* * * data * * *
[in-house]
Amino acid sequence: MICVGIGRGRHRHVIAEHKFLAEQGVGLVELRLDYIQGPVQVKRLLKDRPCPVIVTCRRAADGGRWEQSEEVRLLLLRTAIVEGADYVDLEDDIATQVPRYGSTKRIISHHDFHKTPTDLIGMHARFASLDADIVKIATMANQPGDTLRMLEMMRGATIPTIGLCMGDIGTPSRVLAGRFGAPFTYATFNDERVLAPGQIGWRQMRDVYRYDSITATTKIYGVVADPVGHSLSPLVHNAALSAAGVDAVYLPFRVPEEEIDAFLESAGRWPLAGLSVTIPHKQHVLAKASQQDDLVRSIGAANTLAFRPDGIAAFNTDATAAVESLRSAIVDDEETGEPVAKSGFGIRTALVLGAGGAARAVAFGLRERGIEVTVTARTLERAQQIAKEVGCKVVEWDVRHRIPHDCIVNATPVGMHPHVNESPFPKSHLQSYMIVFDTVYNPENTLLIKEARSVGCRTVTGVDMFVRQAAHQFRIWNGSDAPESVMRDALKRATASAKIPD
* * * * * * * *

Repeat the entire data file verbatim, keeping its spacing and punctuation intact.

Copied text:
[in-house]
Amino acid sequence: MICVGIGRGRHRHVIAEHKFLAEQGVGLVELRLDYIQGPVQVKRLLKDRPCPVIVTCRRAADGGRWEQSEEVRLLLLRTAIVEGADYVDLEDDIATQVPRYGSTKRIISHHDFHKTPTDLIGMHARFASLDADIVKIATMANQPGDTLRMLEMMRGATIPTIGLCMGDIGTPSRVLAGRFGAPFTYATFNDERVLAPGQIGWRQMRDVYRYDSITATTKIYGVVADPVGHSLSPLVHNAALSAAGVDAVYLPFRVPEEEIDAFLESAGRWPLAGLSVTIPHKQHVLAKASQQDDLVRSIGAANTLAFRPDGIAAFNTDATAAVESLRSAIVDDEETGEPVAKSGFGIRTALVLGAGGAARAVAFGLRERGIEVTVTARTLERAQQIAKEVGCKVVEWDVRHRIPHDCIVNATPVGMHPHVNESPFPKSHLQSYMIVFDTVYNPENTLLIKEARSVGCRTVTGVDMFVRQAAHQFRIWNGSDAPESVMRDALKRATASAKIPD